If you’re a little red grape born in the greens tucked away by the Andes, the journey to maturing into a delicious bottle of premium wine is becoming long and troubled.
Temperatures are increasing, and droughts are creating opportunities for your planter to sell the water you need to the mining companies who want it more. The warm nights increase your acidity. The warm days shorten your growing cycle, making you less flavorful. The warm soil spoon-feeds you small doses of arsenic. You’re aware that you very well may desiccate – your parents burned last season, after all, and yields have been decreasing from the earthquake, the flooding, and the ominous Sun that broods over Chile.
If you’re one of the lucky ones, you’ll make it.
Concha y Toro, that Chilean winemaker that sells over 28 percent of the wine in the domestic market and exports over 30 percent of the country’s wine, will buy and process you. You’ll ferment at another facility and age in French or American oak barrels. Our children will have lower tannin levels, the barrels, who have a two year lifespan, will whisper to you. So yours will lack flavor, they do not say. You’ll be poured into glass bottles made in Chile and sealed by corks made in Portugal. You then have a 78.2 percent chance to ship oversees. Soon shipping will be slower and more expensive, as carbon taxes are implemented and as rising sea levels force ports to relocate and disrupt petroleum prices. And, sure, your cost to reach consumers has increased and your quality’s decreased, but, by golly, today you’ve made it.
While all winemakers must address supply chain risks due to climate change, Concha y Toro Winery has been recognized by the Dow Jones Sustainability Index as being especially proactive. The winery prepared for upcoming droughts way back in 2010, becoming the world’s first winery to measure its water footprint. Since then, it’s implemented in its own vineyards more effective washing procedures and a drip irrigation system that achieves 90 percent efficiency. Today its water footprint is 60 percent less than the industry average.
Management has also made strides in preparing for carbon taxes. Since 2007, the company has been tracking its greenhouse gas emissions per bottle made. Not only has it reduced them (by 4 percent, for example, in 2015), but it has also begun to internally tax them, using the raised funds for carbon dioxide reduction projects. By pricing carbon taxes into its business strategy today, Concha y Tora has been able to invest in long term sustainability and weather any carbon taxes that may soon be levied.
The firm’s competitive advantage is in providing high quality wines desired around the world at prices no other vineyard can match. So it has taken sweeping measures to protect the quality of the grapes it grows. Like other winemakers in Chile, the company has begun to use helicopters to circulate air, keeping its vines from frosting in the winter nights and its grapes from overheating during the growing season. And understanding that temperatures will rise by as much as 0.5 C in the next decade, the company has acquired land in cooler climates – farther south in Chile and north of Sonoma, California – where it can ensure that its highest quality grapes can continue to grow in identical conditions.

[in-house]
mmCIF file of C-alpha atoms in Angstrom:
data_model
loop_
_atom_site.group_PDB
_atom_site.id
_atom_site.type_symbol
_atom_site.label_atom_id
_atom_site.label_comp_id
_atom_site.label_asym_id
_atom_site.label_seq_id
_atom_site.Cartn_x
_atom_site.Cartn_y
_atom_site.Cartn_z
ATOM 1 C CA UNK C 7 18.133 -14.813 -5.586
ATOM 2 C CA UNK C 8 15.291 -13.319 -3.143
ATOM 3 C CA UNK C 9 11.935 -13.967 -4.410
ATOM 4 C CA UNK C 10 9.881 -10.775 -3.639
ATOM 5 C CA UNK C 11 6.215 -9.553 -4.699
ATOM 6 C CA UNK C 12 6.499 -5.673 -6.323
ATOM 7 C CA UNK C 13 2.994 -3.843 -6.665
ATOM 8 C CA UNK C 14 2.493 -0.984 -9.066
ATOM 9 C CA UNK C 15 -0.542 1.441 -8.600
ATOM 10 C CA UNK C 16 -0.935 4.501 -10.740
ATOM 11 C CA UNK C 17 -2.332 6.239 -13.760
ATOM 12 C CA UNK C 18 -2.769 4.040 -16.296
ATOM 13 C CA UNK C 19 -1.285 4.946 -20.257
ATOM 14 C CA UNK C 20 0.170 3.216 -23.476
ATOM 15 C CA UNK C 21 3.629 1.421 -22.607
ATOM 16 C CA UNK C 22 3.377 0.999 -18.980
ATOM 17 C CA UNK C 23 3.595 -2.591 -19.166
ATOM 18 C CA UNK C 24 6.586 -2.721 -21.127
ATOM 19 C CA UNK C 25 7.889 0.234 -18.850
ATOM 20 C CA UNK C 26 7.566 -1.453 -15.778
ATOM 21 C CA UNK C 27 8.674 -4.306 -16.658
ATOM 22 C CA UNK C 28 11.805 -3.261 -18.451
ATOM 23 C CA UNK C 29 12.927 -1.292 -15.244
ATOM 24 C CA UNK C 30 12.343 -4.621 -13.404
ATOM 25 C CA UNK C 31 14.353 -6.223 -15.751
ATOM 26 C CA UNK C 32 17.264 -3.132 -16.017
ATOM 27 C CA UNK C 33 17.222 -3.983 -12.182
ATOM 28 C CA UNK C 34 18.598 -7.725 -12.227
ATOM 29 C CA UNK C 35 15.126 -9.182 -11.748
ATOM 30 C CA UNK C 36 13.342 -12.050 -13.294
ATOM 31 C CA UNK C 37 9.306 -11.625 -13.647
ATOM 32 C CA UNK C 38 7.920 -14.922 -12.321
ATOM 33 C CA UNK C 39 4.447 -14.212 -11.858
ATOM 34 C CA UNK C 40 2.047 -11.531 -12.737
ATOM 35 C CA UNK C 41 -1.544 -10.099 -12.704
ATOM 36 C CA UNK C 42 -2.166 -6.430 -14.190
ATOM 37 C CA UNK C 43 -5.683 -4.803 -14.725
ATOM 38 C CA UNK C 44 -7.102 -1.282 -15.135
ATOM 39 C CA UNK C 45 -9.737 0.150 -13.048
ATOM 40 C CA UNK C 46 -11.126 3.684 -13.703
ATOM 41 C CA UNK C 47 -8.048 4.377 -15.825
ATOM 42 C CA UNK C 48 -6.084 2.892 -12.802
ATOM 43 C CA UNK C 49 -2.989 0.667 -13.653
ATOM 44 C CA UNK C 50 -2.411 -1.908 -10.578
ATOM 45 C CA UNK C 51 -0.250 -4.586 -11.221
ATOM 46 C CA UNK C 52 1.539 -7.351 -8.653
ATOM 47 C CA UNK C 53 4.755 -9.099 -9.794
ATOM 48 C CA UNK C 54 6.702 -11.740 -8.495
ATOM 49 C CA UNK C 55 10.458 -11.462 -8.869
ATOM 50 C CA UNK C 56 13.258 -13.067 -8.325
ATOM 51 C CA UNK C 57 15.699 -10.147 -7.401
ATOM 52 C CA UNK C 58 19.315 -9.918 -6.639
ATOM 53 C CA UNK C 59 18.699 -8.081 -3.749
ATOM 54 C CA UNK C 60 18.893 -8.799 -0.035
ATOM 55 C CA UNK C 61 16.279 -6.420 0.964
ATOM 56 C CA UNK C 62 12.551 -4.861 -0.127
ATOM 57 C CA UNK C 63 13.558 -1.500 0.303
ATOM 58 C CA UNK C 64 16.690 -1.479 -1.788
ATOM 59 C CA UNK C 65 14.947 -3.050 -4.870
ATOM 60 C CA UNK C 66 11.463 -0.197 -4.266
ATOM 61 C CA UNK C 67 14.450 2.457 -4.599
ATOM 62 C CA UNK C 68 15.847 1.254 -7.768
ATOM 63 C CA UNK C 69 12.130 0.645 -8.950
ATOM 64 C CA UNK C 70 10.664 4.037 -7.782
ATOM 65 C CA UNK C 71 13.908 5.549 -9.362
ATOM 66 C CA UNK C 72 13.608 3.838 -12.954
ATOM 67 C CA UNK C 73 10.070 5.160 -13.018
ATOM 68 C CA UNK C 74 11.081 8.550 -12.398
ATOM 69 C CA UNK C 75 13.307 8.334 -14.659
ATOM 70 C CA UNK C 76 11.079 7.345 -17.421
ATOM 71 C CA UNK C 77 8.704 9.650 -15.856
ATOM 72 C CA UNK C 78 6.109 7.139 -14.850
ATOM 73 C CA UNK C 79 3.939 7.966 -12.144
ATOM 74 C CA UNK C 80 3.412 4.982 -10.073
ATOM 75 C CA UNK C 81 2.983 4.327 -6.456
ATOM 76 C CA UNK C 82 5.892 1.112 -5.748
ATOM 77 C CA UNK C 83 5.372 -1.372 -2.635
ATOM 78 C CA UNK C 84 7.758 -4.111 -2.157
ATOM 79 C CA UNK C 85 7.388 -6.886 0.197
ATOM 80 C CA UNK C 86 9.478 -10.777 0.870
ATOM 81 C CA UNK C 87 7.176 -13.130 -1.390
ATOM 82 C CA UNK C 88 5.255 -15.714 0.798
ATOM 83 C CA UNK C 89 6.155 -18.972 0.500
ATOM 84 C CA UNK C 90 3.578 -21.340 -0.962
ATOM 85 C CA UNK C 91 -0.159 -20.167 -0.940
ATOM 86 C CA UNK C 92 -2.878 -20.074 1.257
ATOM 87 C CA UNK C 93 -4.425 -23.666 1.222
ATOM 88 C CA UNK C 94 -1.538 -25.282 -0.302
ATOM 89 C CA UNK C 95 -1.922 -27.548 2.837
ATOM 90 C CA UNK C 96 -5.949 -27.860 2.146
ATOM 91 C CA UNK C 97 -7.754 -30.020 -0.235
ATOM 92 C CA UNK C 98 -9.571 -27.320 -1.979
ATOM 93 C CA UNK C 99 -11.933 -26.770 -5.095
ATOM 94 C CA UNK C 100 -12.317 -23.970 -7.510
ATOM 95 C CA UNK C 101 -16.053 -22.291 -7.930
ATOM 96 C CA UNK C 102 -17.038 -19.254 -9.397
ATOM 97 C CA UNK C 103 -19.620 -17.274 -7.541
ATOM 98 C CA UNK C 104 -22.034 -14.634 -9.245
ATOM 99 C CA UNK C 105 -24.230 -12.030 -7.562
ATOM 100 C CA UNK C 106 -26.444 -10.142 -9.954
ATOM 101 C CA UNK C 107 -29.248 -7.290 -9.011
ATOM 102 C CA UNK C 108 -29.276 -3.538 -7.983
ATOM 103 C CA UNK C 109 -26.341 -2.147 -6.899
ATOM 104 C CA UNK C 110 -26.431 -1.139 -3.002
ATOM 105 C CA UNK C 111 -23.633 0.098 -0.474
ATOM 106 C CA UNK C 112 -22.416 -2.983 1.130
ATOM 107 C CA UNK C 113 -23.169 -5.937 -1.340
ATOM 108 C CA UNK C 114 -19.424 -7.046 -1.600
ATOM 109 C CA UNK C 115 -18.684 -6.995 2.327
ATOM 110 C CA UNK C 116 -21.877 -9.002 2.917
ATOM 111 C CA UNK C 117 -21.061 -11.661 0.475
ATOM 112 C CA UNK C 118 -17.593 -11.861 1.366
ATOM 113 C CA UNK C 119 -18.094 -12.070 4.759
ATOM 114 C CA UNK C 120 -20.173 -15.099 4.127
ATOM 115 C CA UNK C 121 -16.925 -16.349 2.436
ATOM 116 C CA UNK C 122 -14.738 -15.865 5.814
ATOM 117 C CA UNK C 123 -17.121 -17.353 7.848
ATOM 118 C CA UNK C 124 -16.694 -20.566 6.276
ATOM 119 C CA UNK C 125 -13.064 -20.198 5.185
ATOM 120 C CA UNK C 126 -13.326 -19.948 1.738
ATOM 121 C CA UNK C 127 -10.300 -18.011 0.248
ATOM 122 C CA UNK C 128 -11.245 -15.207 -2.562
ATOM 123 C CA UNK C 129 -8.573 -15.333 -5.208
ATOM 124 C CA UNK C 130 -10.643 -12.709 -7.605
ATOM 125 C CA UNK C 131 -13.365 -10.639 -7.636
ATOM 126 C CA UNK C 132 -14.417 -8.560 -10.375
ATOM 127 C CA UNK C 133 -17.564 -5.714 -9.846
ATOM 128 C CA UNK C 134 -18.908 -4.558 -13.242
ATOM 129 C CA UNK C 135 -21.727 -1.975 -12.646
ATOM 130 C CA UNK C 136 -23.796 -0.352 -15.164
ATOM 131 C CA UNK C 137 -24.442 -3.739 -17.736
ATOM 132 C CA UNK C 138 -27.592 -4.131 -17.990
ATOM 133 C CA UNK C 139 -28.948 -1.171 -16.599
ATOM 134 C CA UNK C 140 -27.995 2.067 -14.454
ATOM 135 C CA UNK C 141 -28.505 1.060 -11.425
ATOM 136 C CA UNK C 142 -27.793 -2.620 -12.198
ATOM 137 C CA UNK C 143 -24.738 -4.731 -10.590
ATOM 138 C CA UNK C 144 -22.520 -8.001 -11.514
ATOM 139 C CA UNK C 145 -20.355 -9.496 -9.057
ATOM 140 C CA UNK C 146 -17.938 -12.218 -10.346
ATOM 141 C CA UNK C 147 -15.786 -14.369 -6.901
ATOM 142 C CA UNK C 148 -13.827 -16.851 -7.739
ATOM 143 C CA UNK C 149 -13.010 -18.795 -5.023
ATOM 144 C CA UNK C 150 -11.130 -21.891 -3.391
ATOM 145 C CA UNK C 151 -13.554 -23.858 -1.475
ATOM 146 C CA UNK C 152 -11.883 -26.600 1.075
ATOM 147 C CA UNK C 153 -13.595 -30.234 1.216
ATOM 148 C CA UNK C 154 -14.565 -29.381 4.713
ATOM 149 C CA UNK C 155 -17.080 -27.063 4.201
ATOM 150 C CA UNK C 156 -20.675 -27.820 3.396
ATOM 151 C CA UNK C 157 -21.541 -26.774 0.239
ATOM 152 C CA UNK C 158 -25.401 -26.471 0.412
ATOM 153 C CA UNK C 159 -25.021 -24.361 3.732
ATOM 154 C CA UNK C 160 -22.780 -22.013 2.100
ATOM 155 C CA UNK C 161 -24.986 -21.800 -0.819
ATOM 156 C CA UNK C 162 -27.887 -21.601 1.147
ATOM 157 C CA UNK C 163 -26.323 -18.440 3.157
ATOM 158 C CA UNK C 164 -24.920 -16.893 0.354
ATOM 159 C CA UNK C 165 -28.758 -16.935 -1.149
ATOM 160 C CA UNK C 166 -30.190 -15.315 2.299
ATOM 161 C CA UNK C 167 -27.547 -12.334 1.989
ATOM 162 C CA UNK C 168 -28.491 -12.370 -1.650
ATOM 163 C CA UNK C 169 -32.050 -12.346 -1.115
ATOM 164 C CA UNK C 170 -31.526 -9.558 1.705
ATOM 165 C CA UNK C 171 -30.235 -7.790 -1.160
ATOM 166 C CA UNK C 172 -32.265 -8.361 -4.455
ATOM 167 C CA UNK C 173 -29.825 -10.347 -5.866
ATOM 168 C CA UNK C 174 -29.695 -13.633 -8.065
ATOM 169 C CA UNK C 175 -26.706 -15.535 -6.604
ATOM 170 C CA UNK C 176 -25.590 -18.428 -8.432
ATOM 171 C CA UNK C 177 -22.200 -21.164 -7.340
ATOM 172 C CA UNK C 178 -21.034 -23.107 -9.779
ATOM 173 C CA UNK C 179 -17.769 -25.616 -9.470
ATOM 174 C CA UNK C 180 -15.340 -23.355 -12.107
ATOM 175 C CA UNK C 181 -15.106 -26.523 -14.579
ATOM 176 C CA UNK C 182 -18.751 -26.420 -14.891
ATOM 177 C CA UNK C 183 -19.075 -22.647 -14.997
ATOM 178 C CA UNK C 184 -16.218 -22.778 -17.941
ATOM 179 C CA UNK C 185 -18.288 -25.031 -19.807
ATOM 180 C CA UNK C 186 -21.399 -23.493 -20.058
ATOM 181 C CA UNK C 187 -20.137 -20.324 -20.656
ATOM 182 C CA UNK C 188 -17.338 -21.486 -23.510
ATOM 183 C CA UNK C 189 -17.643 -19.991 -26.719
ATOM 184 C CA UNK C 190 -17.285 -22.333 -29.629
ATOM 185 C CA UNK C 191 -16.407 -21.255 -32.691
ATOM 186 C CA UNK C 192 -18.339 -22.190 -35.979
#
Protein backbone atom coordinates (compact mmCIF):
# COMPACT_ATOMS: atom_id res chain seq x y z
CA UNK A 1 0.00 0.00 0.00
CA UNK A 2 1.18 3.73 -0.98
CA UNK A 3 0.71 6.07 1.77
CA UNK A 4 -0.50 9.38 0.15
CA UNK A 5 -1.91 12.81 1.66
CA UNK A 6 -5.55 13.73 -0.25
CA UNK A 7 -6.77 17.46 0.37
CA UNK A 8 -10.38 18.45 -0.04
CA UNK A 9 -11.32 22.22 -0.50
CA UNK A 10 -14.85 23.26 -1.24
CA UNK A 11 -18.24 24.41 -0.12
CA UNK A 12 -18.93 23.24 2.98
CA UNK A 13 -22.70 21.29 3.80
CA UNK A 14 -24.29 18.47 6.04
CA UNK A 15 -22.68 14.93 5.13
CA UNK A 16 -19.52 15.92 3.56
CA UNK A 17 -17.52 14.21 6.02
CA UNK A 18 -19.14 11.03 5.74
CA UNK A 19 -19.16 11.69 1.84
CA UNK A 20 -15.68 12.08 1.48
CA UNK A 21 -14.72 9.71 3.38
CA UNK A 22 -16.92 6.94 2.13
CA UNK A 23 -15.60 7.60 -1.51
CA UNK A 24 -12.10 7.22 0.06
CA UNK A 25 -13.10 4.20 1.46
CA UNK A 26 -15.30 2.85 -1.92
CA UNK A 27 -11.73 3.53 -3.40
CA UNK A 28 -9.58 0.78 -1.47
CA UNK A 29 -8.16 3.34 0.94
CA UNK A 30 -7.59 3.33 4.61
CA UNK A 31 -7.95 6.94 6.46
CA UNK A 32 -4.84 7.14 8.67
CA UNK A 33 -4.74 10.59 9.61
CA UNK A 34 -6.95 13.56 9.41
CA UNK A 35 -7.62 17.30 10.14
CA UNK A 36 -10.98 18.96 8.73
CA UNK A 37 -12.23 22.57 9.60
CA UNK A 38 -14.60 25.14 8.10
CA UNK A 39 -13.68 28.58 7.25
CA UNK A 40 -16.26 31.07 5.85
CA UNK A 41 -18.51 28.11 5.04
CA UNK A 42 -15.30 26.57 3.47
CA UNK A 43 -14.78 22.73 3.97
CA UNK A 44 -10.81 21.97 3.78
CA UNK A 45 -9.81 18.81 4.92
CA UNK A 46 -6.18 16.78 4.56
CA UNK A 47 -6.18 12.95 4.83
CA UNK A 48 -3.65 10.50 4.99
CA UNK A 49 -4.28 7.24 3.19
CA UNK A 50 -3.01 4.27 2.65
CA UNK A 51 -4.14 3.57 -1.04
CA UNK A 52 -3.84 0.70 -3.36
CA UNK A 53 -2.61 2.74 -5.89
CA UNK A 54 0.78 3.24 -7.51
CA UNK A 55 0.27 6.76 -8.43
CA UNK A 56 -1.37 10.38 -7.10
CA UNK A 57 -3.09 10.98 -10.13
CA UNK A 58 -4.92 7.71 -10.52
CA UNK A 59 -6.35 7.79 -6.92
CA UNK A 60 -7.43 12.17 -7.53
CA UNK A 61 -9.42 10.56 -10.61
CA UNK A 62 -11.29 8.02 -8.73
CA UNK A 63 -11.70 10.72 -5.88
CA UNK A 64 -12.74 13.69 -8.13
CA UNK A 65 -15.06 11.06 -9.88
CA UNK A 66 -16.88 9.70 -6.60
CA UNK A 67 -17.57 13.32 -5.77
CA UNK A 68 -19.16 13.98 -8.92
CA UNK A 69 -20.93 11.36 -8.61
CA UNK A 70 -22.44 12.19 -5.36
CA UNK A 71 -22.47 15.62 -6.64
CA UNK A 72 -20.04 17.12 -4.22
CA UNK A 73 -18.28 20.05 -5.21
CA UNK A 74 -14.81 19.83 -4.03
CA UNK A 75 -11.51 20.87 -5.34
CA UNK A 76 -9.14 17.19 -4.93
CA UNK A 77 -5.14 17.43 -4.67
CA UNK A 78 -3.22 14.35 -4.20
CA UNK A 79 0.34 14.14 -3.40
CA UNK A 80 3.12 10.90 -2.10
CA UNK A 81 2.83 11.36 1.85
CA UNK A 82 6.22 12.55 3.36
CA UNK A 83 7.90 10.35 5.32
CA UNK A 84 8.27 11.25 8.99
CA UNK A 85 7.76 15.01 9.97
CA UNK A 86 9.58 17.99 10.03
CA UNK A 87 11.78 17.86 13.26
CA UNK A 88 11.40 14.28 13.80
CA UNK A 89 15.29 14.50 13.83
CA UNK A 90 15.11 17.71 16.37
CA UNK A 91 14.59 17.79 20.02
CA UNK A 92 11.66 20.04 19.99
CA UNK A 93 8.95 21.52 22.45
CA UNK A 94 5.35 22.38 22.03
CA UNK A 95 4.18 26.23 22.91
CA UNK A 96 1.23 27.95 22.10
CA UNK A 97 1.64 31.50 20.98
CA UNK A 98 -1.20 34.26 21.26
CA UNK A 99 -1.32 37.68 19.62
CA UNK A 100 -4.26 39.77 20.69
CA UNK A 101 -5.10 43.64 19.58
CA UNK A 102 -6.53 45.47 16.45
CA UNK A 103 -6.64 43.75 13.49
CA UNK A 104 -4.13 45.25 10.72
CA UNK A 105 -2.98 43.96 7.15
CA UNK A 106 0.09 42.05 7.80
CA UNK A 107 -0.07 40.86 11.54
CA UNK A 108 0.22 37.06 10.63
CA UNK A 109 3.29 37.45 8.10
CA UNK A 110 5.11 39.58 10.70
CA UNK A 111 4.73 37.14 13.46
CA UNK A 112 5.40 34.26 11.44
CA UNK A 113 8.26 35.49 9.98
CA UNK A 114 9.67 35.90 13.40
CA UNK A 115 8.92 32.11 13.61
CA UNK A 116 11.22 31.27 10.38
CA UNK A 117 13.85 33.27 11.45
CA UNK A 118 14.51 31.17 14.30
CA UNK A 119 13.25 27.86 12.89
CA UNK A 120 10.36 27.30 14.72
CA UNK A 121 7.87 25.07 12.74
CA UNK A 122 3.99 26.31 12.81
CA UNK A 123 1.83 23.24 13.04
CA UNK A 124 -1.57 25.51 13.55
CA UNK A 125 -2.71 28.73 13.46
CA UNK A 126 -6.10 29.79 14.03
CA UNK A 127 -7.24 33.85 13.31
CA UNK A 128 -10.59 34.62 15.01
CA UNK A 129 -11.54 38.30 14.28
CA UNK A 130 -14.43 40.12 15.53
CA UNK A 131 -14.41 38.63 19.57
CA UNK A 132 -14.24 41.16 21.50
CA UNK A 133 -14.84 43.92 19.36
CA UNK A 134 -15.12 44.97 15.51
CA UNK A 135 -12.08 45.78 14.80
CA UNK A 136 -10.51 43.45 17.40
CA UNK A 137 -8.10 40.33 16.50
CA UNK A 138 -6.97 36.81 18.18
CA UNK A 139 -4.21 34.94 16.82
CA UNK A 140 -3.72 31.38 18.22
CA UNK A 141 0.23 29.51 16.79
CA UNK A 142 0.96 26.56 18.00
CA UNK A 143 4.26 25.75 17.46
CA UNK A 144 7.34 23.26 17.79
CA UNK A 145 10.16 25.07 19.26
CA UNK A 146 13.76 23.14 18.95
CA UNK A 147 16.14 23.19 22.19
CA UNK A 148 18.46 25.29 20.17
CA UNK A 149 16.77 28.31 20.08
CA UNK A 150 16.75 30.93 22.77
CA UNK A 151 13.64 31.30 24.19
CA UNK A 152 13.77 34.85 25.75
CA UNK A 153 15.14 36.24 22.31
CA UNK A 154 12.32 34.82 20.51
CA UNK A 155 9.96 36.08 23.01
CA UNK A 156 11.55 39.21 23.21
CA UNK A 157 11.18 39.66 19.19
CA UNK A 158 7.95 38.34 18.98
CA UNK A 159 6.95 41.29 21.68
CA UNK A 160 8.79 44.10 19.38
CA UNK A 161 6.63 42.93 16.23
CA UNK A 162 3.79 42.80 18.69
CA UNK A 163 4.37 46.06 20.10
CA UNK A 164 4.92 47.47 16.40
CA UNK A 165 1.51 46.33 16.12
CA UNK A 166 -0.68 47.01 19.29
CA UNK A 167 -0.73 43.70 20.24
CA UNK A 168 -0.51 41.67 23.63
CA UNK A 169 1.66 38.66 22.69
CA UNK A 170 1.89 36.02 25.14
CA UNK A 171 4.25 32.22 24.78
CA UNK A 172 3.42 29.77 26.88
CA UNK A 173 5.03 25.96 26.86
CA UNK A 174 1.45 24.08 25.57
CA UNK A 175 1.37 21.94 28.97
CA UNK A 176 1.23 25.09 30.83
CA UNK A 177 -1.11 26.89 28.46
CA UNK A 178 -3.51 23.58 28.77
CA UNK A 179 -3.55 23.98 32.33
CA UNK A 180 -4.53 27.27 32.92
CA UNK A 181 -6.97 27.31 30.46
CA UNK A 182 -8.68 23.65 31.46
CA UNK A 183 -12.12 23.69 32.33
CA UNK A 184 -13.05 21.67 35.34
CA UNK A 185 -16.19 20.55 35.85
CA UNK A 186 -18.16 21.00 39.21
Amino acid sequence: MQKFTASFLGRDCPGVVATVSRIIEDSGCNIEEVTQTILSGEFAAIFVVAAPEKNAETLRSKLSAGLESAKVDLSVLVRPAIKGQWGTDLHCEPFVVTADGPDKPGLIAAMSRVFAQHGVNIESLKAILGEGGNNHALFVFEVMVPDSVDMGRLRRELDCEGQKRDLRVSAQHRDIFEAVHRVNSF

While Concha y Toro has been extremely committed toward protecting its grapes and its production from climate change risk, it has done comparatively little to guard itself in other areas that climate change will impact. For example, over 50% of the firm’s grapes for its premium wines come from nearly 700 independent farmers in Chile. The firm signs one year contracts with the farmers to protect itself against fluctuating prices and unexpected, low yields. But the firm does not enforce the same quality control best practices with its partners, and, as droughts occur, these farmers give up their field’s water to mining companies, who pay more. To mitigate this extreme vulnerability, Concha y Toro must invest in its partners or acquire their land.
Nor has Concha y Toro considered how climate change will impact its logistics and transportation. As an end-to-end wine maker that bears its own shipping costs, it has to. In the short term, Concha y Toro should source closer cork and oak barrel suppliers, whose materials will retain relevant tannin levels. It should also enter into long term contracts with its freight partners. Climate change threatens the petroleum industry, after all, and may result in price volatility or price increases. In the long term, Concha y Toro should study whether rising tides will force any of its delivery ports to relocate and should assess the cost impact of that relocation on its bottom line. And it could study from other vineyards in California, Australia, Italy, and France, who are innovating as well with daytime umbrellas and new, experimental vines as they work to mitigate climate change risk.
Other industries have prepared for climate risk by diversifying their locations. Should Concha y Toro continue to do so and risk losing its identity as a Chilean winemaker? How else could a company with a global supply chain reduce the effect of climate change negatively impacting its transportation costs?